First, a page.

Red wigglers, on the other hand, will be more efficient in converting fallen leaves into soil nutrients your plants largely thrive on for optimal growth. Nightcrawlers is deep diggers, while, on the other hand, red wigglers can be found within only a few inches to the soil surface.
This means, one species will be more comfortable than the other depending on the living condition you’re able to create for them in your garden. Since red worms are smaller, they can easily be kept in higher density than their counterparts, earthworms.
Buying both nightcrawlers and red wigglers can be more expensive than just purchasing one of the worm species. You may have to integrate some conditions in your garden to keep your nightcrawlers alive and also ensure the sustainable growth of your plants all at the same time.
Worms, generally, need calcium for survival and the continuous supply of this element will ensure they thrive properly on your farm. Earthworm feeds on soil and largely on dead and decaying organic matter.
Toxic chemicals like fungicides and ammonium sulfate can seriously injure and reduce the number of worms. So, to prevent this, you can reduce, or stop, the use of fertilizers and fungicides that can harm the worms as well as your plants.
The Canadian Nightcrawler is a soil dwelling worm that is very popular for fishing due to its large size and the relative ease with which it can be collected (especially at night, during or after a heavy summer rain shower). In the ‘wild’, L. terrestrial makes deep burrows down into the soil and lives a rather solitary life.
They come up to the surface (typically at night) to feed and to mate, but most of their time is spent burrowing through the soil. This species of worm is adapted for a crowded life in very rich organic matter, such as that found in a manure pile (pretty well their ideal habitat).
Aside from the fact that it can be a pain to try and separate the two species once mixed, I’ve read that Red Worms will eventually out compete the Euros. They are the perfect worms for live fish bait; and are a good food source for different kinds of reptiles, amphibians, and birds.
You can find them burrowing and thriving in most compost heaps or piles of animal manure. The Canadian nightcrawler on the other hand is also large, and is a very well-liked live fish bait.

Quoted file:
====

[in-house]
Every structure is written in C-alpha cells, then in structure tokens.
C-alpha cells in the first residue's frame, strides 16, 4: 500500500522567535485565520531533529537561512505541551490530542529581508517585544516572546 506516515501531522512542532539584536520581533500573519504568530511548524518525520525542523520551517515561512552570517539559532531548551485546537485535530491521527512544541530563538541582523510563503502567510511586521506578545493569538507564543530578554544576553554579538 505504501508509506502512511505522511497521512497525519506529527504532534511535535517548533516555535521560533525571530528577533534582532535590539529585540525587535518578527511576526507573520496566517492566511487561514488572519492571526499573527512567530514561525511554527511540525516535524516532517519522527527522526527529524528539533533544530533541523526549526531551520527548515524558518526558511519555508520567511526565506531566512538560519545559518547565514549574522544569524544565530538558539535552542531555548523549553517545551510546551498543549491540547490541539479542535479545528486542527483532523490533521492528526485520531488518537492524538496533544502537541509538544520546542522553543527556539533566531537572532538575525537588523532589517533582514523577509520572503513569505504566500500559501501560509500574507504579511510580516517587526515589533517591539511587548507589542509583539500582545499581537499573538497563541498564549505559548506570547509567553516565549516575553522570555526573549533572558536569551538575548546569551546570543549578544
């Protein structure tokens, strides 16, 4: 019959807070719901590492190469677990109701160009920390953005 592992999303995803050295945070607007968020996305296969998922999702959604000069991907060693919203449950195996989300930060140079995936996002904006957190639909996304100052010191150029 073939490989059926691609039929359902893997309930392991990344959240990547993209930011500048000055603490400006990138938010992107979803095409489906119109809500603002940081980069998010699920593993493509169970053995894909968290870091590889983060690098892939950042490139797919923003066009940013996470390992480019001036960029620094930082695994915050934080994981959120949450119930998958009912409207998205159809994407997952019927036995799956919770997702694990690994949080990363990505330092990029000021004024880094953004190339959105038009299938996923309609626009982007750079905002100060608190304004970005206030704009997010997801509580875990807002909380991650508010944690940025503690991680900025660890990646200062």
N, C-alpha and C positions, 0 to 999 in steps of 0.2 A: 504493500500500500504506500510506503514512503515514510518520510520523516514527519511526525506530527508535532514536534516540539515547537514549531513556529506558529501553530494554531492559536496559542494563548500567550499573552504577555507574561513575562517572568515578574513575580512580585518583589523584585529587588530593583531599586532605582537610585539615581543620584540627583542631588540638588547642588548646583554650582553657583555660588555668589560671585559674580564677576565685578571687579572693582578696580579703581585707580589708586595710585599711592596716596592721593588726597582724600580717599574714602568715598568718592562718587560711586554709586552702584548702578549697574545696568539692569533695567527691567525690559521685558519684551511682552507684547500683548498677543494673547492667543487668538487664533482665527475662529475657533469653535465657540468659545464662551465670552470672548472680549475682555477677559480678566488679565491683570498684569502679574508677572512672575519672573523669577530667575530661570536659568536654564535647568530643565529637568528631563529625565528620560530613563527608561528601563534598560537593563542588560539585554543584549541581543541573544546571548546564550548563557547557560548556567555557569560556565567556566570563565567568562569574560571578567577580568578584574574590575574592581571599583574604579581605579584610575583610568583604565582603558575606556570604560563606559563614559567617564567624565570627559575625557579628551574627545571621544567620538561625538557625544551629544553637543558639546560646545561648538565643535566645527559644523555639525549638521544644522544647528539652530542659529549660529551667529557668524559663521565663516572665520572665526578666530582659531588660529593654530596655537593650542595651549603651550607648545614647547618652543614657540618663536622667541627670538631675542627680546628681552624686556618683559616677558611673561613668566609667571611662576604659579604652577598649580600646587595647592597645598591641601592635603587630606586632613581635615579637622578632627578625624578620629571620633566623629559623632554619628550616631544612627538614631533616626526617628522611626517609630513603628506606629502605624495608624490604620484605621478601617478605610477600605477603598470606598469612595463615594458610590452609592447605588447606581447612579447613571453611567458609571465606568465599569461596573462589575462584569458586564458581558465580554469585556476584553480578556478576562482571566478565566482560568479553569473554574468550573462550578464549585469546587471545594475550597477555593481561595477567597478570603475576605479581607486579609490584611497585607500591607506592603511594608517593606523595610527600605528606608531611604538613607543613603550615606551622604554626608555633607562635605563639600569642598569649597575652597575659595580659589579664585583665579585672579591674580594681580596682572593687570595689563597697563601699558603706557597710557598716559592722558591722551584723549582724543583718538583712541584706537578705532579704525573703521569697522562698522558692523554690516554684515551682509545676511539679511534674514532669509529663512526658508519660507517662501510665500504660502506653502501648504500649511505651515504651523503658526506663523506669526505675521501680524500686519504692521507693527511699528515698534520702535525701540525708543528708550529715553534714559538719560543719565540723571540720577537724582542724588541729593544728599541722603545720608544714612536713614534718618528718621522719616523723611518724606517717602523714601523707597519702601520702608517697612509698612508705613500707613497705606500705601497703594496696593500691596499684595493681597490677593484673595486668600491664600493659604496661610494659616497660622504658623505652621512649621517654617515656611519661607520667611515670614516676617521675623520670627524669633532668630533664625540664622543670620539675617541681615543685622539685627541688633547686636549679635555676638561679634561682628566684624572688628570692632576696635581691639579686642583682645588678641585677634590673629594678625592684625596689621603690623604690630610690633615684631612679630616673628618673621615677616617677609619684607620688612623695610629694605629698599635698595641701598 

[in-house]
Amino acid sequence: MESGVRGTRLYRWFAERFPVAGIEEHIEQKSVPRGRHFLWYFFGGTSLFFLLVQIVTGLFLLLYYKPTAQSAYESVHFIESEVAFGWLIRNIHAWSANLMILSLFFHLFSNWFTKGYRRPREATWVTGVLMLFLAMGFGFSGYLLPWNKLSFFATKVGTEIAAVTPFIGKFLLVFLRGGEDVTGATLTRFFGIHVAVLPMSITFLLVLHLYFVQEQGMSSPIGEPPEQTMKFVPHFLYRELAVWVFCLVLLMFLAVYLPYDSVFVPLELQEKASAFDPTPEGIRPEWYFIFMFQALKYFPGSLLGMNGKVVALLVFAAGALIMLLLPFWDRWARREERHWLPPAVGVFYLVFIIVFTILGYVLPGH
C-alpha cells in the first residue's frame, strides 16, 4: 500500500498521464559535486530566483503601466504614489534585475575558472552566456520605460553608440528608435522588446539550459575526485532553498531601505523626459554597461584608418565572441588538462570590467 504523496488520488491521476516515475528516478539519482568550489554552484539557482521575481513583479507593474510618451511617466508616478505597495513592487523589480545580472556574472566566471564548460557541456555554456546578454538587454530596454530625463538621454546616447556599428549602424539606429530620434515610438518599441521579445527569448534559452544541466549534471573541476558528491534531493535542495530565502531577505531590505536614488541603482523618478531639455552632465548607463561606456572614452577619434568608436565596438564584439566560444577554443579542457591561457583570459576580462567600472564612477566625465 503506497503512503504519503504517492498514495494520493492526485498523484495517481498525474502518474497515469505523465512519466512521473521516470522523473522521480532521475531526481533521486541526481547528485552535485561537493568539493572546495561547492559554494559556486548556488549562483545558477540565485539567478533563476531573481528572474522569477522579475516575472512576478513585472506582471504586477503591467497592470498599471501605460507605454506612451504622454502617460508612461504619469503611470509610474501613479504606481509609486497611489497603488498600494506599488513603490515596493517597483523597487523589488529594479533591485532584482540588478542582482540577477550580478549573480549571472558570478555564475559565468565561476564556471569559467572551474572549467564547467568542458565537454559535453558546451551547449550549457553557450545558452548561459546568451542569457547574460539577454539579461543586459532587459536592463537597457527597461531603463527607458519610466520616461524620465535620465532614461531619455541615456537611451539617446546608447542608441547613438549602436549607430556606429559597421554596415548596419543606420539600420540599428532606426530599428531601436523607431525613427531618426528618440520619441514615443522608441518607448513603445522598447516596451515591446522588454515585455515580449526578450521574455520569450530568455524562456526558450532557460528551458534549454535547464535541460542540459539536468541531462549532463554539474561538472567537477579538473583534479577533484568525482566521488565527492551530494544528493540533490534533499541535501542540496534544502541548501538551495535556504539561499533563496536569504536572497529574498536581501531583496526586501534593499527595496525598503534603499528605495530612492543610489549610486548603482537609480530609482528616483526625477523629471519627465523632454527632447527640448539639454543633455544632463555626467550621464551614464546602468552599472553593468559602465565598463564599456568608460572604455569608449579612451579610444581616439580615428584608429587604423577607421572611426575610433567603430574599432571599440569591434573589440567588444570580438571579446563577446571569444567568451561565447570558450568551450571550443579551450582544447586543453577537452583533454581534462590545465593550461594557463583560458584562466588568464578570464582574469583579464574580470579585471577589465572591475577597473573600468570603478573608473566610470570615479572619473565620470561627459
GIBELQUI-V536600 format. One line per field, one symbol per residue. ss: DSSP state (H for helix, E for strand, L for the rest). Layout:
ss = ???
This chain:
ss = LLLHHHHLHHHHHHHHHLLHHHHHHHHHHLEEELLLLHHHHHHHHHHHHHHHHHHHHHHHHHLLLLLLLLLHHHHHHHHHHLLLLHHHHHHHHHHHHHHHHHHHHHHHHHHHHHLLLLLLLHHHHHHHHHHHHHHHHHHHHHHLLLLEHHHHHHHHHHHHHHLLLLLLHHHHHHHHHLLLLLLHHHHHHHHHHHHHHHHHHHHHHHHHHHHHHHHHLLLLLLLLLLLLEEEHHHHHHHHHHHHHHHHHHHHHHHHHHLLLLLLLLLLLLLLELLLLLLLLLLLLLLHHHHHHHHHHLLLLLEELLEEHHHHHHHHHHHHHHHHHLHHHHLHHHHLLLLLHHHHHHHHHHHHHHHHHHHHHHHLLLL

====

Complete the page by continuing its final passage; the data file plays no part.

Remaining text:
As for the African type, these are worms that can sustain cool conditions. They’ve been used extensively for fishing since they can be submerged underwater for long periods of time (unlike their red wiggler worm cousins).
But the good thing about them is that they can stand low food levels compared to red wigglers. It’ll help your garden or lawn soil become well aerated and fertilized too.
Not only that, it burrows deep under the ground to allow water and nutrients to reach the root systems of your garden or lawn. It’s also a good source of food for other animals; and a great live bait for fish.
I was reading some research papers the other day about the concerns of the introduction of exotic (foreign) earthworm species into American land. I’m not going to go into the environmental and ecological risks in detail, but a section mentions that “There is evidence that native earthworm populations can coexist with exotic earthworms and in some instances may have an advantage if the site is not highly disturbed” (James, 1991; Dotson and Kali, 1989; Callahan and Blair, 1999; Callahan ET.
This is for the benefit of the European Nightcrawler because they are larger, worth more by the pound, and they also breed slower. The two type of worms have quite different characteristics in terms of birth cycles, environment adaptability and sexual maturation.
On the other hand, European Nightcrawlers do not grow as rapidly, but is more robust and can adapt to a wider moisture range. So with more red wigglers around it will lower the chances of European Night crawlers finding their mate to breed.
Worms do the clever thing in being able to control their population, which means another limitation for the chances of European night crawlers to proliferate. So to conclude, separating the two species is the best way to go if you’re breeding (doesn’t matter as much if you’re only thinking of composting).